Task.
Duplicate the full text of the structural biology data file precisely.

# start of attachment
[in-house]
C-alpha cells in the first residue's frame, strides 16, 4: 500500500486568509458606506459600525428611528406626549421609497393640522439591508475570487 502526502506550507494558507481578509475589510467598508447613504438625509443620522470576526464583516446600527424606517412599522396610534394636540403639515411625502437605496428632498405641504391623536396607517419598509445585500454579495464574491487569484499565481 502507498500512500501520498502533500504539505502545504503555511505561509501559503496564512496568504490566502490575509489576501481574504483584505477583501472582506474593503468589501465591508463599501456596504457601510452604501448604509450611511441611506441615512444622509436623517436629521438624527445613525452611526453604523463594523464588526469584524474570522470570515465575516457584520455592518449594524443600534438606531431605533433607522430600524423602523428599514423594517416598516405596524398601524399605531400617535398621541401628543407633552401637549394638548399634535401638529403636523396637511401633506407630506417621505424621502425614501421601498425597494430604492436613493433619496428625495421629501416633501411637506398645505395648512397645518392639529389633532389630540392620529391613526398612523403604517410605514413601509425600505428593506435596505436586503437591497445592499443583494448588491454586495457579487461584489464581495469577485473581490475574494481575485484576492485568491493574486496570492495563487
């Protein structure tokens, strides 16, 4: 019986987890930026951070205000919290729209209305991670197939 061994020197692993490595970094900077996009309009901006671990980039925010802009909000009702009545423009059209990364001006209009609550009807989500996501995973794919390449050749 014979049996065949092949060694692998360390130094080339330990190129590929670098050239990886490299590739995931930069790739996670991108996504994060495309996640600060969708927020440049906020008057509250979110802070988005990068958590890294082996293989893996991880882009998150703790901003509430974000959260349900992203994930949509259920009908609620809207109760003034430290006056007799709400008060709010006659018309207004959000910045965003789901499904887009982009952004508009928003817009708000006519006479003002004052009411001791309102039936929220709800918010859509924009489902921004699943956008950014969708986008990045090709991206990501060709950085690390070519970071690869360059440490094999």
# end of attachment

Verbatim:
[in-house]
C-alpha cells in the first residue's frame, strides 16, 4: 500500500486568509458606506459600525428611528406626549421609497393640522439591508475570487 502526502506550507494558507481578509475589510467598508447613504438625509443620522470576526464583516446600527424606517412599522396610534394636540403639515411625502437605496428632498405641504391623536396607517419598509445585500454579495464574491487569484499565481 502507498500512500501520498502533500504539505502545504503555511505561509501559503496564512496568504490566502490575509489576501481574504483584505477583501472582506474593503468589501465591508463599501456596504457601510452604501448604509450611511441611506441615512444622509436623517436629521438624527445613525452611526453604523463594523464588526469584524474570522470570515465575516457584520455592518449594524443600534438606531431605533433607522430600524423602523428599514423594517416598516405596524398601524399605531400617535398621541401628543407633552401637549394638548399634535401638529403636523396637511401633506407630506417621505424621502425614501421601498425597494430604492436613493433619496428625495421629501416633501411637506398645505395648512397645518392639529389633532389630540392620529391613526398612523403604517410605514413601509425600505428593506435596505436586503437591497445592499443583494448588491454586495457579487461584489464581495469577485473581490475574494481575485484576492485568491493574486496570492495563487
């Protein structure tokens, strides 16, 4: 019986987890930026951070205000919290729209209305991670197939 061994020197692993490595970094900077996009309009901006671990980039925010802009909000009702009545423009059209990364001006209009609550009807989500996501995973794919390449050749 014979049996065949092949060694692998360390130094080339330990190129590929670098050239990886490299590739995931930069790739996670991108996504994060495309996640600060969708927020440049906020008057509250979110802070988005990068958590890294082996293989893996991880882009998150703790901003509430974000959260349900992203994930949509259920009908609620809207109760003034430290006056007799709400008060709010006659018309207004959000910045965003789901499904887009982009952004508009928003817009708000006519006479003002004052009411001791309102039936929220709800918010859509924009489902921004699943956008950014969708986008990045090709991206990501060709950085690390070519970071690869360059440490094999």